Struggling tiny home builder evicted from Englewood warehouse

Tiny home builder evicted from Englewood warehouse

Matt Sowash, founder of Holy Ground Tiny Homes, stands outside a 32-foot home that it built. (Image courtesy of YouTube)

Holy Ground Tiny Homes, a struggling builder that has enraged customers with years-long wait times and lies, was evicted from one of its two warehouses in Englewood on Friday.

The nonprofit owed $31,270 in unpaid rent when it left its office at 4731 S. Santa Fe Circle, according to court documents. It was 19 months into a five-year lease.

A BusinessDen reporter visited the location Tuesday and found it empty inside, though signage on the windows still referred to it as the corporate office for Holy Ground.

Through its attorney, Holy Ground declined to comment on the eviction or answer questions about what it means for production of its tiny homes. The location was one of two where Holy Ground, which has a large backlog of orders, built houses.

On Aug. 29, BusinessDen first reported that Holy Ground, founded by convicted fraudster Matthew Sowash in 2019, had taken some customers’ life savings, kept them waiting years for homes that were promised to arrive in months, and refused refunds.

Two days later, Sowash sent a letter to past and present customers. In it, he apologized for long wait times but said his business model is working. He attached a copy of BusinessDen’s article, called it “damaging” and reprimanded customers for speaking to reporters.

“That’s why I have always stressed to not bring negativity towards what we are trying to do, because it will only hurt us, not help us,” Sowash wrote in the Aug. 31 letter.

As he did in an interview with BusinessDen for the article, Sowash in his letter touted plans for a village of tiny homes in far north Denver. He said it would raise more than $1.5 million in capital, allowing Holy Ground to ramp up production and reduce its multi-year wait times. But, he wrote, negative media attention “has really put a hurt on this project becoming reality.”

Within a few days, a YouTube video explaining his plans for the tiny home village at 5030 York St., an industrial property in the Elyria-Swansea neighborhood that Sowash does not own, was taken down and all mentions removed from Holy Ground’s website. Attempts to reach the property owner for comment were unsuccessful.

Vivi Gloriod, a local real estate agent, had hoped to help Sowash with the project but changed her mind as August turned to September.

“Everything kind of fell like a ton of bricks out of the sky when that article got printed,” she said by phone Sept. 6.

Holy Ground 2 scaled

The former location of Holy Ground Tiny Homes at 4731 S. Santa Fe Circle in Englewood. (Justin Wingerter photo)

“I was super excited about doing the whole project, but I just don’t feel like I can. It’s too much risk. I’ve worked so hard to have a great reputation and to help people throughout the metro,” Gloriod said. “Even if what he’s saying is completely true and he’s mended everything and everything is right, I just can’t risk my reputation.”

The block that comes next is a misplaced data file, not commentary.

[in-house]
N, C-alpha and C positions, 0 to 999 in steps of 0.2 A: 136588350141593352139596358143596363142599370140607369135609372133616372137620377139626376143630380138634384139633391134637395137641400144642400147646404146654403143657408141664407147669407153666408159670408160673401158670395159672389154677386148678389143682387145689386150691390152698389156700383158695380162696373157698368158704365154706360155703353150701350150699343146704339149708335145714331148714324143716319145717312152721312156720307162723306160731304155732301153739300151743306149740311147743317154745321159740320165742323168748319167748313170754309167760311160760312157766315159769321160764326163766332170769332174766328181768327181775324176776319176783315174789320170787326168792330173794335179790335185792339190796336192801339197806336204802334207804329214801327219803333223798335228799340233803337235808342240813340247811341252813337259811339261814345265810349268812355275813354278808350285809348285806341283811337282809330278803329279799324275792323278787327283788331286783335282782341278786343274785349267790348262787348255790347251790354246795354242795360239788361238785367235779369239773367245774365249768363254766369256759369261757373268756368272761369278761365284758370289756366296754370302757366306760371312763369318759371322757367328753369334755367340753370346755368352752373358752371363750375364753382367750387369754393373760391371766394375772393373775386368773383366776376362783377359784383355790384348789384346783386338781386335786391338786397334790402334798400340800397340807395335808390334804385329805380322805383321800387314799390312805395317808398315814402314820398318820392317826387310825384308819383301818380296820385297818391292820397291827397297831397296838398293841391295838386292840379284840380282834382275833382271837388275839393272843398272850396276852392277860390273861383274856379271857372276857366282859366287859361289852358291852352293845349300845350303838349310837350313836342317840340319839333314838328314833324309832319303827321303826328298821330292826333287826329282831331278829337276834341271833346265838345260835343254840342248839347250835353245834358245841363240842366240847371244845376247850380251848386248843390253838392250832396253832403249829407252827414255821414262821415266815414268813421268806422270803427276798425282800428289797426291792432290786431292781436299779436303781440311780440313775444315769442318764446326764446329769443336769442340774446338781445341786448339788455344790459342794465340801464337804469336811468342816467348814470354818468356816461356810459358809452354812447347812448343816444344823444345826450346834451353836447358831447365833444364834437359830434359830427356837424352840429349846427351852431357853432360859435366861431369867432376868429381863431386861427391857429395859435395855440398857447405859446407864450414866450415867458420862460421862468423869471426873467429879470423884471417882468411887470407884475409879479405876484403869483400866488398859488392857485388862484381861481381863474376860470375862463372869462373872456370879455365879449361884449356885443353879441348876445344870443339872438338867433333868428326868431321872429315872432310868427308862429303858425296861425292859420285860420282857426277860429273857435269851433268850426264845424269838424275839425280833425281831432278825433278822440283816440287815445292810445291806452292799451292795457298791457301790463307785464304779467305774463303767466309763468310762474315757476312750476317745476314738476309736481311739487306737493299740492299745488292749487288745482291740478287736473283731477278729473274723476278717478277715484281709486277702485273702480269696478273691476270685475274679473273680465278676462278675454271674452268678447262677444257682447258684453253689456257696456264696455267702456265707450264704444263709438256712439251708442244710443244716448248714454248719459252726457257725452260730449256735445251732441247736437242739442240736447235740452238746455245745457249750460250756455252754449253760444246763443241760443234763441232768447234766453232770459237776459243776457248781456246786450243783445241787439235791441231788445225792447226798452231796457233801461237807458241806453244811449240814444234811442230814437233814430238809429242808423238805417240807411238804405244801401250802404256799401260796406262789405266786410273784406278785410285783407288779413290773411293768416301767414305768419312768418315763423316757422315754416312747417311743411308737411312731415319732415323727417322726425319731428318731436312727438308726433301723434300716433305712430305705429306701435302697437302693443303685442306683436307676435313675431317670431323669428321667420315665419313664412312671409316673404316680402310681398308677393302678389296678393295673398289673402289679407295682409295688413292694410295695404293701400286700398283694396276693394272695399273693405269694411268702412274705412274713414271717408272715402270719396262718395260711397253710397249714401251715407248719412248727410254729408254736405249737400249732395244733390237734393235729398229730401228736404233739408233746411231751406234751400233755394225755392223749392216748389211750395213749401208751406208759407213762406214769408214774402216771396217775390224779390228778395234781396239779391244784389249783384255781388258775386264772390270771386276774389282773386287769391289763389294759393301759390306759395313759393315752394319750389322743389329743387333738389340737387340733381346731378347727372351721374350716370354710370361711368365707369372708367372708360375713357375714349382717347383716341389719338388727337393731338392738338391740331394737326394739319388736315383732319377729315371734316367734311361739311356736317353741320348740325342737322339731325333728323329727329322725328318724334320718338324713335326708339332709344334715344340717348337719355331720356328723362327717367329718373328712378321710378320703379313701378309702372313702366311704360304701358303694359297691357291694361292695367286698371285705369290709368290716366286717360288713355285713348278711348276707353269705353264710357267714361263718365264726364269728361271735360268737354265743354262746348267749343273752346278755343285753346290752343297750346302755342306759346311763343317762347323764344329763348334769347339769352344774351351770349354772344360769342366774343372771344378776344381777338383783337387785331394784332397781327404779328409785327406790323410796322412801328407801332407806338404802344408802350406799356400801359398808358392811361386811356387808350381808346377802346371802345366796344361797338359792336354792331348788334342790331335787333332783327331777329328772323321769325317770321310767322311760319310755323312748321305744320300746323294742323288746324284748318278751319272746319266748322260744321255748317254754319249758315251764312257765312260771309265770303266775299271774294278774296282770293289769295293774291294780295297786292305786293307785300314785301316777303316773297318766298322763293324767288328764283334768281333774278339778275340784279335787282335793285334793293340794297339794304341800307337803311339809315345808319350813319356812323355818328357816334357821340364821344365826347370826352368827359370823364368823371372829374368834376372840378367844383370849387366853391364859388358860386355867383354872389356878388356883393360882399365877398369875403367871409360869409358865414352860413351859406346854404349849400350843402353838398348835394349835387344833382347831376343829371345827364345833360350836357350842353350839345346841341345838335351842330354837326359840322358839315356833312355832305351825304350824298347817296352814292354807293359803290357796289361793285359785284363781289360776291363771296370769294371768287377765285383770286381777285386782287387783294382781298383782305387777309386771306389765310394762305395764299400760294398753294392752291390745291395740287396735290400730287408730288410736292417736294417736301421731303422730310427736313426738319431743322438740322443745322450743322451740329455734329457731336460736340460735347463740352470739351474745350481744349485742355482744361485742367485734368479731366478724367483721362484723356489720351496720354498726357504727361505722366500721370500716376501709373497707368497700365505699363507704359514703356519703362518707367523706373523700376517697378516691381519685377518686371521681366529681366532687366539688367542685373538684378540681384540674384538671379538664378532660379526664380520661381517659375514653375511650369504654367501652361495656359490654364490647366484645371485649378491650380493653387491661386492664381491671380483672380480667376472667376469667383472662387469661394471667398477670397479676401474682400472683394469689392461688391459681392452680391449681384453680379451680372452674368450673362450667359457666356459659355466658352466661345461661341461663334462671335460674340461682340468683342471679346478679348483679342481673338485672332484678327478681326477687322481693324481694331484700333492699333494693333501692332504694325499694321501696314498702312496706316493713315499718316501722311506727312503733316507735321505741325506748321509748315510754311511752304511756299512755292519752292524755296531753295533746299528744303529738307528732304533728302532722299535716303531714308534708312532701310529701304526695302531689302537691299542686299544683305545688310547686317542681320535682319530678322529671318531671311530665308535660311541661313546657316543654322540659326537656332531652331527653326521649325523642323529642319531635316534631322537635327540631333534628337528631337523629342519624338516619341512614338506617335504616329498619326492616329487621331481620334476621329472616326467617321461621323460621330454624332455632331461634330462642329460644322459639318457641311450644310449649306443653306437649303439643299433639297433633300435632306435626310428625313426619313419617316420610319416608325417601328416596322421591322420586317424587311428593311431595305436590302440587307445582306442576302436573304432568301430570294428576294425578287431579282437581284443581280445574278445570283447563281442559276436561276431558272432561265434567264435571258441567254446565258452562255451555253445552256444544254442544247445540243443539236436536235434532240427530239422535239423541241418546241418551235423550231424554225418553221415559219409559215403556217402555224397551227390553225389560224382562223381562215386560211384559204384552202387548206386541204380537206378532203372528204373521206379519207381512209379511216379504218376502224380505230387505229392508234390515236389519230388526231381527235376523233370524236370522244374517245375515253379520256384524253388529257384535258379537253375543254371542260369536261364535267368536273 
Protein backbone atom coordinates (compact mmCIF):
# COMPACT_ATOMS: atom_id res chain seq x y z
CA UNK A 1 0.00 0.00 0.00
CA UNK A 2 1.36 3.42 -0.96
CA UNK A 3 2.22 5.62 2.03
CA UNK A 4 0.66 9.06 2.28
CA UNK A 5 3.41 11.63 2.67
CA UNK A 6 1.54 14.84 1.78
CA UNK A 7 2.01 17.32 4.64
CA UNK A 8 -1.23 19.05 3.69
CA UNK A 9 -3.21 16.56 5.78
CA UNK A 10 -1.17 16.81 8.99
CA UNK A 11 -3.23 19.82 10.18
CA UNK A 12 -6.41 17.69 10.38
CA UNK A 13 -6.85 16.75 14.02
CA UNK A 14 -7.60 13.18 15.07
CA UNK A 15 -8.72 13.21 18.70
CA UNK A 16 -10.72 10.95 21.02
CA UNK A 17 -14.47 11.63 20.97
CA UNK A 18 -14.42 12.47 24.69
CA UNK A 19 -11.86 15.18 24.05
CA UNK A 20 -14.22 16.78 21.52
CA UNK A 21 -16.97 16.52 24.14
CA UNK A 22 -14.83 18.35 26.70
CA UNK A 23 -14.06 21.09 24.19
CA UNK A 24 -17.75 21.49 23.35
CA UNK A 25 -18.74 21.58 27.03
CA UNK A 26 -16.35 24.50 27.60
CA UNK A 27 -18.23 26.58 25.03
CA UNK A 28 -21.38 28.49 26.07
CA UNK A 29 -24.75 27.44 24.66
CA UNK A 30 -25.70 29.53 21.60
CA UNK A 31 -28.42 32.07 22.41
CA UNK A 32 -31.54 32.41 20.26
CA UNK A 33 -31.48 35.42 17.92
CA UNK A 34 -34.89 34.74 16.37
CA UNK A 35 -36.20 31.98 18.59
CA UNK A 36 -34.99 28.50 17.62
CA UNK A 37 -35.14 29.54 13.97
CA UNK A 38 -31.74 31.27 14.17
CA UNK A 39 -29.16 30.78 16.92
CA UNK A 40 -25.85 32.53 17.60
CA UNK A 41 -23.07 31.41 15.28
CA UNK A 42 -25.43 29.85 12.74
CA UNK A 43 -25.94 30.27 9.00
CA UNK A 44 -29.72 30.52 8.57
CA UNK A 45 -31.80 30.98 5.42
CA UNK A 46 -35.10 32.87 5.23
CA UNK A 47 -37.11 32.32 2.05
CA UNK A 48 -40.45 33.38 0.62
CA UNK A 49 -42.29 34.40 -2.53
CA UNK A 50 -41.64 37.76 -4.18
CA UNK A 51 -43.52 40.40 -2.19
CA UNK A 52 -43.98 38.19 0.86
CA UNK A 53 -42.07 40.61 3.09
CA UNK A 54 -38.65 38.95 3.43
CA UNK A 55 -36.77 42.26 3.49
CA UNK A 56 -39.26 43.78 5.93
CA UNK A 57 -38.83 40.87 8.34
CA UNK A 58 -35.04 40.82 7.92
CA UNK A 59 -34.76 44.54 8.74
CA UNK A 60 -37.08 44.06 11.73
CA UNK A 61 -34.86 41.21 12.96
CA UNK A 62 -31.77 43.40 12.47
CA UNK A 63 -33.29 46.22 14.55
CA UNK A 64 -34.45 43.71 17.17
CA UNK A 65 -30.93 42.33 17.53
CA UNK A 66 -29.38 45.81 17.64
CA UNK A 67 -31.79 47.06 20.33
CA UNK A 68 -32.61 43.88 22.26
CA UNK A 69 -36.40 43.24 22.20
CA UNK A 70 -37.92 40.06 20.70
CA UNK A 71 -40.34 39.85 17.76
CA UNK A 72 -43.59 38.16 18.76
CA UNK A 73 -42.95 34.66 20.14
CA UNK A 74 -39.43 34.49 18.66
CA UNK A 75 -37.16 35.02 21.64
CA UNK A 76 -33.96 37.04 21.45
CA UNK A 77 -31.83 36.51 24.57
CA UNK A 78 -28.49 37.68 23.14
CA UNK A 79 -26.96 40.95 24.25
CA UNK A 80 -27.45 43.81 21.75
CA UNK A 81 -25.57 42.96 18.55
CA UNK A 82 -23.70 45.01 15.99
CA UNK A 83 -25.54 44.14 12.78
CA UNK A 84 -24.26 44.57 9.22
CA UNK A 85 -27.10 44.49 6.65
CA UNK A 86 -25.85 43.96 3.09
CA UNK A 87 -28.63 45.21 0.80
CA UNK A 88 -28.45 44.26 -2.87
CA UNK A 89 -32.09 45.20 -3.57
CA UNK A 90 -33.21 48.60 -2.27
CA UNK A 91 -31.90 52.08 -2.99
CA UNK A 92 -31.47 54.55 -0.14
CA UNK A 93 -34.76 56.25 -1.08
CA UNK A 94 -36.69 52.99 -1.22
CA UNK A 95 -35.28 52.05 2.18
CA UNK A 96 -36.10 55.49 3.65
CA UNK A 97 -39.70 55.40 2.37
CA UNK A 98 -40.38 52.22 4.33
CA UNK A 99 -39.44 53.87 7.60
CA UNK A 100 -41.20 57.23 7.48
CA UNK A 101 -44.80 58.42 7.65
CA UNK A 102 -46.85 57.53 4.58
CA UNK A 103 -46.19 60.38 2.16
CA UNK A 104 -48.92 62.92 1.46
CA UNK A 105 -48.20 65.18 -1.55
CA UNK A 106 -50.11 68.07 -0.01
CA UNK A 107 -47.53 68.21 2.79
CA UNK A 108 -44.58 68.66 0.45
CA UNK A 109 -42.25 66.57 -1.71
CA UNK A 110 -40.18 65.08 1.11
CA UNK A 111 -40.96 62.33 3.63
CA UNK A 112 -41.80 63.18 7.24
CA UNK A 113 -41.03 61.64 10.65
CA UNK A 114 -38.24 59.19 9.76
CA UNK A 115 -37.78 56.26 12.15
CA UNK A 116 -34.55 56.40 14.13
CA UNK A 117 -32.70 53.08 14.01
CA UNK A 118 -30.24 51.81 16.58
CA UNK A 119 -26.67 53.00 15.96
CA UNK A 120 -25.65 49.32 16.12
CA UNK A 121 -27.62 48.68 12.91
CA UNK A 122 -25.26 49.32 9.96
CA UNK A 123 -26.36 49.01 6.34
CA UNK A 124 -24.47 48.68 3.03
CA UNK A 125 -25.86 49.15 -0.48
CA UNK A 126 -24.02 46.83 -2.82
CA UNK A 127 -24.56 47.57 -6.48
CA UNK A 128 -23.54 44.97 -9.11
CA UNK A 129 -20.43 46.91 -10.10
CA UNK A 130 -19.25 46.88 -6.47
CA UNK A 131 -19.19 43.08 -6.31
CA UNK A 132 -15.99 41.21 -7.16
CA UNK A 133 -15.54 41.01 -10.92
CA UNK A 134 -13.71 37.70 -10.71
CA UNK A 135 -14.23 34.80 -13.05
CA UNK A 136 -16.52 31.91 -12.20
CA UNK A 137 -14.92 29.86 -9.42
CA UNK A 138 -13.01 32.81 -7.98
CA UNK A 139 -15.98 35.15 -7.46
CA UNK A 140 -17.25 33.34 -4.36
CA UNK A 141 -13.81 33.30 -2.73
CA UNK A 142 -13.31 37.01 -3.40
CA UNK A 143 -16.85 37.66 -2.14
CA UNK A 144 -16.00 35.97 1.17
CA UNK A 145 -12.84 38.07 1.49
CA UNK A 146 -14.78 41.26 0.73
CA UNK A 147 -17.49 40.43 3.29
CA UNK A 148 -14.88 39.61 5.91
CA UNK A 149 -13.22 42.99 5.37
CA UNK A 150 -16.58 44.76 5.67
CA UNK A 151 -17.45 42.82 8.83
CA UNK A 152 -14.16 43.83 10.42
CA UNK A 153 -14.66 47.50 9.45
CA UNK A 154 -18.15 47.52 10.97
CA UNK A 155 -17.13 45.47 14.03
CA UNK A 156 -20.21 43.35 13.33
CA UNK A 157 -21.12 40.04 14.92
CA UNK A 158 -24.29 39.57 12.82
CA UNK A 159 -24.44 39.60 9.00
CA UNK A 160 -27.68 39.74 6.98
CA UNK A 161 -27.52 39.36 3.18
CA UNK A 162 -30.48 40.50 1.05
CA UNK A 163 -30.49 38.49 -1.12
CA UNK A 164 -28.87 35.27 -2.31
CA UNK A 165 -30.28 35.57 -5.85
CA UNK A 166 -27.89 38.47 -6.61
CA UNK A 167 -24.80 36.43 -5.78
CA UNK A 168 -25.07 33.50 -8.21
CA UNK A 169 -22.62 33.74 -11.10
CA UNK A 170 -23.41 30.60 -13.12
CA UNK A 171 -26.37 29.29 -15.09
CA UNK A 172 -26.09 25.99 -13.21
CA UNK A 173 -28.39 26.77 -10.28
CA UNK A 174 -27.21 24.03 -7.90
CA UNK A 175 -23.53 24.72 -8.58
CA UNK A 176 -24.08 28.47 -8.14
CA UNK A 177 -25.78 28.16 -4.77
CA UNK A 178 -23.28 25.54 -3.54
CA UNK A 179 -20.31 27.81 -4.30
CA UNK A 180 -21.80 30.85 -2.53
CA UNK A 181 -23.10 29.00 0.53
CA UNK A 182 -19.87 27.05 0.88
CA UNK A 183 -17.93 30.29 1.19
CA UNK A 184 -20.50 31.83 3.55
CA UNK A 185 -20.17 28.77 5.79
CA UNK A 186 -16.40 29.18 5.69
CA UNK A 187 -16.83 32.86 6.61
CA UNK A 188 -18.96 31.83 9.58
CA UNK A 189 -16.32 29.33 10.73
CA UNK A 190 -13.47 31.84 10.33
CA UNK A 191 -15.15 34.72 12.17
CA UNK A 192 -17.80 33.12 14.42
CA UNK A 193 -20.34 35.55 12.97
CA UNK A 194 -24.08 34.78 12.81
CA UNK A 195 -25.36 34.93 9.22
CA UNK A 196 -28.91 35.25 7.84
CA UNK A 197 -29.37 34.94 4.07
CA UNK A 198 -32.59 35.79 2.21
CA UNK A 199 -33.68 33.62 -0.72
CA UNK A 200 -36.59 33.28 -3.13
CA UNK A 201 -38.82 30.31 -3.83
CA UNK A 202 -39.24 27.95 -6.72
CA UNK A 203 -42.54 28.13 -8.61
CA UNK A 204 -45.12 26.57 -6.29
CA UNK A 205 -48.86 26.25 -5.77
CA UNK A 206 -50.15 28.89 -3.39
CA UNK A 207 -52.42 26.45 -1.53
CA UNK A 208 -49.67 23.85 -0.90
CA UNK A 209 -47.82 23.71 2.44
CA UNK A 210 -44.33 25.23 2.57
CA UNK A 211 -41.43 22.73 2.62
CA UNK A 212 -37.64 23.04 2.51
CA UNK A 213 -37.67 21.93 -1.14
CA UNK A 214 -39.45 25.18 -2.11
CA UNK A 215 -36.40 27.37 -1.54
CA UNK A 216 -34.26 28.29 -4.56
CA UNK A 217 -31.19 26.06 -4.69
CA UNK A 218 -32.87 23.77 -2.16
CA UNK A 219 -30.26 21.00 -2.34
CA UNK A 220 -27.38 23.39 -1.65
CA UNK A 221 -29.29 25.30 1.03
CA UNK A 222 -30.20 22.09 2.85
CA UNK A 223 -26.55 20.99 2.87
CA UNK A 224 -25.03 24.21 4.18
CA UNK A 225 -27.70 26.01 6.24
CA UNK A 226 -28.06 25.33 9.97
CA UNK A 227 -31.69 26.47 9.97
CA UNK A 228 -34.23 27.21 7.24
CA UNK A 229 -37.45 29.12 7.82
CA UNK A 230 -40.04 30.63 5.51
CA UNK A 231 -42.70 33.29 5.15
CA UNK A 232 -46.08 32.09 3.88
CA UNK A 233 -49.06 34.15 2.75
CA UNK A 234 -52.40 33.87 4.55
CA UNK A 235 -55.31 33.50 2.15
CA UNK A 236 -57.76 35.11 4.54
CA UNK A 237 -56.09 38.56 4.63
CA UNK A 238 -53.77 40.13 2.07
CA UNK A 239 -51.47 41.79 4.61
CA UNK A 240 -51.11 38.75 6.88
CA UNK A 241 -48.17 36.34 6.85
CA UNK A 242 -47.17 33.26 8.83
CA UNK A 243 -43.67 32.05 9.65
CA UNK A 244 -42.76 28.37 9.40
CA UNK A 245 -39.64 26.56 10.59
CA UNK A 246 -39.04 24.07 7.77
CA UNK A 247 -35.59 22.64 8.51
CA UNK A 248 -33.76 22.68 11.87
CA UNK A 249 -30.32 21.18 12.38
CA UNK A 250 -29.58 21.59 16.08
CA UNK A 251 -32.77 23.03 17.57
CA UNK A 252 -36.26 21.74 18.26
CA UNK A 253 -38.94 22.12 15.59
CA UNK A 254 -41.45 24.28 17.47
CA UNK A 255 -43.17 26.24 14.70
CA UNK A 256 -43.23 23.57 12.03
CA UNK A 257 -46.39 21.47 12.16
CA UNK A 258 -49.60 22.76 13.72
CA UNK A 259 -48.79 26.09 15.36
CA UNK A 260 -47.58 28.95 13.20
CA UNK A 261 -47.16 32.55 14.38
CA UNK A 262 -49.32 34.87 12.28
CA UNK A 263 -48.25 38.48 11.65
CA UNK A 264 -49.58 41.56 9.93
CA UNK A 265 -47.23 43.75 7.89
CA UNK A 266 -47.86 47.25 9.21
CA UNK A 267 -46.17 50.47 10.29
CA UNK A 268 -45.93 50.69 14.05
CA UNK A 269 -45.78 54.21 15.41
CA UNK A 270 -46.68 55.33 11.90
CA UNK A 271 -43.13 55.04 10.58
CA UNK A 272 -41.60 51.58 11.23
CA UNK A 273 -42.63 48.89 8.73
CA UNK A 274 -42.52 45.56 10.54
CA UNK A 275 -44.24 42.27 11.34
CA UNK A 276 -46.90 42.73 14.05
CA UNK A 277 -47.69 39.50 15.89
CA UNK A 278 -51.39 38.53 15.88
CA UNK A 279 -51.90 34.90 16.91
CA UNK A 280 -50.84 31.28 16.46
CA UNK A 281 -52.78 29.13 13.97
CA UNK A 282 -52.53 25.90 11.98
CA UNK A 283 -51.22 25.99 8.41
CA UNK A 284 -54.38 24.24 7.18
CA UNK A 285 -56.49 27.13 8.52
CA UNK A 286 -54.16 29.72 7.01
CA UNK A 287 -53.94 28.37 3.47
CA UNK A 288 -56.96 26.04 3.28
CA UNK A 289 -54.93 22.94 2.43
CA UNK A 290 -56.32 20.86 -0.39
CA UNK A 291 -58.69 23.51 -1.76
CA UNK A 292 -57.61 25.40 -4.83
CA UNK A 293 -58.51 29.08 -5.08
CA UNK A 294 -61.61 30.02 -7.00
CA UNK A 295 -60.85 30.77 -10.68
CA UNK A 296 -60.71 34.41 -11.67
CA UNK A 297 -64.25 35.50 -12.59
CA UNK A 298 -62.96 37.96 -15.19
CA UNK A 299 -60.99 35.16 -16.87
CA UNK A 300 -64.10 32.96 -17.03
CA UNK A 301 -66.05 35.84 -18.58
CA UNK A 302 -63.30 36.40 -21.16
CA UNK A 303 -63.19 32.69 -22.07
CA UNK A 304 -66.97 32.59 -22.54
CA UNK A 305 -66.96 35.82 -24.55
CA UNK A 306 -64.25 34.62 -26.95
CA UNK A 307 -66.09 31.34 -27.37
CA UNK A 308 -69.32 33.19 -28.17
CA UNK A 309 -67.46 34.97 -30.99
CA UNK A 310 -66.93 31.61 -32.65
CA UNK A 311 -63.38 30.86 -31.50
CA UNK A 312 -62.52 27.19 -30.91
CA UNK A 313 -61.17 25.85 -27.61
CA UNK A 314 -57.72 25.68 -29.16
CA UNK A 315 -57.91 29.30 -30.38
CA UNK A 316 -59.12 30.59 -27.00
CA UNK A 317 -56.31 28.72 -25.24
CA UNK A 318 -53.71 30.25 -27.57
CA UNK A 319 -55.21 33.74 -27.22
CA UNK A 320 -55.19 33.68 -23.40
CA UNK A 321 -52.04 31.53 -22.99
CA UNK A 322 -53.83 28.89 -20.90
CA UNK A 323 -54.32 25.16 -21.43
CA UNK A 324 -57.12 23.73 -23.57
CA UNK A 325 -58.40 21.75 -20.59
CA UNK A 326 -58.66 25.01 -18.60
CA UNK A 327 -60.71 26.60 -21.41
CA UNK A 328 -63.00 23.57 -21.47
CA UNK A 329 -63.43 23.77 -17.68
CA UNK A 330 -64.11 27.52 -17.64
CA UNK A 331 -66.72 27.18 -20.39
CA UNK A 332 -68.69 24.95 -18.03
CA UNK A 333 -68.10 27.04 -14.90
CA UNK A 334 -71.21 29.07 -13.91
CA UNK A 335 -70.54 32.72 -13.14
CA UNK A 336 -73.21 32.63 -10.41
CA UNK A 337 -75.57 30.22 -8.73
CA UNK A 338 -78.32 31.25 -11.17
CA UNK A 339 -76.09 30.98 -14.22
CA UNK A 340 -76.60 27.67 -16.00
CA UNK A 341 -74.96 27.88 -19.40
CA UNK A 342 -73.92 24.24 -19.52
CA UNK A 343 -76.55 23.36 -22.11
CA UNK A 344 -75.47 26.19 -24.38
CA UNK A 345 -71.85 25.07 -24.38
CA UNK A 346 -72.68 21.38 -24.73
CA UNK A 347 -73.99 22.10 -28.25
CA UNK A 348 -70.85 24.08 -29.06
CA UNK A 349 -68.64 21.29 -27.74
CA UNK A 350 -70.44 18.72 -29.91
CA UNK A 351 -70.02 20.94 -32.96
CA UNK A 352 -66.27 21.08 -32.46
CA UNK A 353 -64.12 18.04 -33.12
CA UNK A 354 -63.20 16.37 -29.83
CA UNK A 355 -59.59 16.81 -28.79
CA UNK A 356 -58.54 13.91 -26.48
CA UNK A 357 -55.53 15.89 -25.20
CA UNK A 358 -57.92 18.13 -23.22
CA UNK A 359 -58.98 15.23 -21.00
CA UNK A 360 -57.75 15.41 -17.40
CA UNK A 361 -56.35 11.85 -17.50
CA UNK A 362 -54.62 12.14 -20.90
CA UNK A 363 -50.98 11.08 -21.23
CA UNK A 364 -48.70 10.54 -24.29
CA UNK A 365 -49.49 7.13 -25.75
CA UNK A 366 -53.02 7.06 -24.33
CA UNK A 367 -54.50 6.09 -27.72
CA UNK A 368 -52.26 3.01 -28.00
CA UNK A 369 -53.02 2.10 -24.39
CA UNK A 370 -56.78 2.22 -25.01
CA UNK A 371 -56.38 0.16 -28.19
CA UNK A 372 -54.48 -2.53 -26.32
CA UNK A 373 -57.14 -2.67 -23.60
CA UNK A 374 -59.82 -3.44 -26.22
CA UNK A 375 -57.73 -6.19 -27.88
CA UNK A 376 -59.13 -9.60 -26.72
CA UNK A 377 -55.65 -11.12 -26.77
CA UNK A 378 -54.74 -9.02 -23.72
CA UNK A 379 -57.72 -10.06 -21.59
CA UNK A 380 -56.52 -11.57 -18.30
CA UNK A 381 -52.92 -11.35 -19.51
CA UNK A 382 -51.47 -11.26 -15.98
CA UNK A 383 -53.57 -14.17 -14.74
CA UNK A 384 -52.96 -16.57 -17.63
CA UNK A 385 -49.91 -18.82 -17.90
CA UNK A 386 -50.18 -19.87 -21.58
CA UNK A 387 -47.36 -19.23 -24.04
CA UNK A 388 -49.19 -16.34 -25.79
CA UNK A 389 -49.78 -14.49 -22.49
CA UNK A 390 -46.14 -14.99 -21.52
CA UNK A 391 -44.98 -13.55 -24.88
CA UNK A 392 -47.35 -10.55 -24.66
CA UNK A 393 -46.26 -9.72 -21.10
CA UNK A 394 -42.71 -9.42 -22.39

Gloriod is a past customer of Holy Ground and a satisfied one; she said she received “a great” tiny home in a timely manner. She said she believes Sowash is trying to do the right thing and she still hopes to use tiny homes to alleviate the metro area’s scarcity of affordable housing.

“We were talking about all of the things that we wanted to do. We had lots of plans,” she said of herself and Sowash. “But once the article came out, I really couldn’t do anything.”

Other articles have followed, including from NBC News. Most center around two lawsuits — one in federal court, another in Arapahoe County — in which a total of three customers who haven’t received the homes they paid for are suing Holy Ground for monetary damages.

Sowash initially responded to the lawsuits by sending letters to the judge in each case, explaining Holy Ground’s hardships. He has since hired a lawyer, Brian DeBauche, who has formally responded to the lawsuits by acknowledging Holy Ground is “struggling.”

DeBauche has admitted the plaintiffs in both lawsuits paid for a house they have not received and, in the case of two customers, were denied refunds. But he denies his client has breached contracts with those customers and blames the long delays, in part, on “COVID-19 and the pandemic,” which he calls an unforeseeable “act of God.”

Holy Ground’s woes are concerning to Virginia Owen, a disabled 61-year-old Texan. She wired the inheritance she received from her parents, who died recently, to Holy Ground. In exchange for paying $50,000 up front, she was told the home would arrive in 10 weeks.

That was in May. By the end of July, there was no home, she was broke and she was being evicted. Donations from friends and family bought a stay in a cheap motel. Holy Ground has since told her to expect a home in April 2023 or, if she wants a refund, September 2023.

“The thought of not getting that money soon — I can’t even imagine,” Owen said through tears Friday. “I just got to stay positive and hope this will work out.”

Over the summer, as word of long delays at Holy Ground reached its customers, Owen left a tearful and begging message on the charity’s voicemail.

“Please,” the message said, “don’t do this to me.”

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